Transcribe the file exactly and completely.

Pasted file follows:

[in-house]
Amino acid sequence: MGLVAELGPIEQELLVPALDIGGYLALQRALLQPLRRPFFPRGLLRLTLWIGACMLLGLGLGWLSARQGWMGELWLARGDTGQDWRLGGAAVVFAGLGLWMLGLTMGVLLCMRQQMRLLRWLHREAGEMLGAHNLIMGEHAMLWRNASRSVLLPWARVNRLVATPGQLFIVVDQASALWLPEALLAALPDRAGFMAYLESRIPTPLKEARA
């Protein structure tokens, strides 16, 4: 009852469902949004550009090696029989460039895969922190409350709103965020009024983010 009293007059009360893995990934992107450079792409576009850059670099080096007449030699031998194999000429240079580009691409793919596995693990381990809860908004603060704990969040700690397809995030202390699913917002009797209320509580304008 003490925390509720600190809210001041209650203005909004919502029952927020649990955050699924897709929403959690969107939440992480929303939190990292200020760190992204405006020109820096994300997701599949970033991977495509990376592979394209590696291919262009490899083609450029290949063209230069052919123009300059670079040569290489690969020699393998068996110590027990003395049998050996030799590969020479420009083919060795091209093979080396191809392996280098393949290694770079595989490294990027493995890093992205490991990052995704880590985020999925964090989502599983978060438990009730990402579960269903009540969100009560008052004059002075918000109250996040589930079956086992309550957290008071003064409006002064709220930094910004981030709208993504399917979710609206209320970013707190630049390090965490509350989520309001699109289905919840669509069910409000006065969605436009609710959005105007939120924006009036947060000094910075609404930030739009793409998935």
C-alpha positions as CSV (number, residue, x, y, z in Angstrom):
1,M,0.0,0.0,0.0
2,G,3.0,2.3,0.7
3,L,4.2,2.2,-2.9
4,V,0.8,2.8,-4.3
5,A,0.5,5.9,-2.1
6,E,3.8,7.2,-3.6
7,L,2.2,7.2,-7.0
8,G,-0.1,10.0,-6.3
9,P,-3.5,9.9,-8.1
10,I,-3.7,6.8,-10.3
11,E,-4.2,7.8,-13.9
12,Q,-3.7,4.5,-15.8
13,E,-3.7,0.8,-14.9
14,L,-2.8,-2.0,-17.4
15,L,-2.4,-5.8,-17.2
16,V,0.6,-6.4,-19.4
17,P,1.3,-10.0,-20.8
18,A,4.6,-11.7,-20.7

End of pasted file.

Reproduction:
[in-house]
Amino acid sequence: MGLVAELGPIEQELLVPALDIGGYLALQRALLQPLRRPFFPRGLLRLTLWIGACMLLGLGLGWLSARQGWMGELWLARGDTGQDWRLGGAAVVFAGLGLWMLGLTMGVLLCMRQQMRLLRWLHREAGEMLGAHNLIMGEHAMLWRNASRSVLLPWARVNRLVATPGQLFIVVDQASALWLPEALLAALPDRAGFMAYLESRIPTPLKEARA
């Protein structure tokens, strides 16, 4: 009852469902949004550009090696029989460039895969922190409350709103965020009024983010 009293007059009360893995990934992107450079792409576009850059670099080096007449030699031998194999000429240079580009691409793919596995693990381990809860908004603060704990969040700690397809995030202390699913917002009797209320509580304008 003490925390509720600190809210001041209650203005909004919502029952927020649990955050699924897709929403959690969107939440992480929303939190990292200020760190992204405006020109820096994300997701599949970033991977495509990376592979394209590696291919262009490899083609450029290949063209230069052919123009300059670079040569290489690969020699393998068996110590027990003395049998050996030799590969020479420009083919060795091209093979080396191809392996280098393949290694770079595989490294990027493995890093992205490991990052995704880590985020999925964090989502599983978060438990009730990402579960269903009540969100009560008052004059002075918000109250996040589930079956086992309550957290008071003064409006002064709220930094910004981030709208993504399917979710609206209320970013707190630049390090965490509350989520309001699109289905919840669509069910409000006065969605436009609710959005105007939120924006009036947060000094910075609404930030739009793409998935």
C-alpha positions as CSV (number, residue, x, y, z in Angstrom):
1,M,0.0,0.0,0.0
2,G,3.0,2.3,0.7
3,L,4.2,2.2,-2.9
4,V,0.8,2.8,-4.3
5,A,0.5,5.9,-2.1
6,E,3.8,7.2,-3.6
7,L,2.2,7.2,-7.0
8,G,-0.1,10.0,-6.3
9,P,-3.5,9.9,-8.1
10,I,-3.7,6.8,-10.3
11,E,-4.2,7.8,-13.9
12,Q,-3.7,4.5,-15.8
13,E,-3.7,0.8,-14.9
14,L,-2.8,-2.0,-17.4
15,L,-2.4,-5.8,-17.2
16,V,0.6,-6.4,-19.4
17,P,1.3,-10.0,-20.8
18,A,4.6,-11.7,-20.7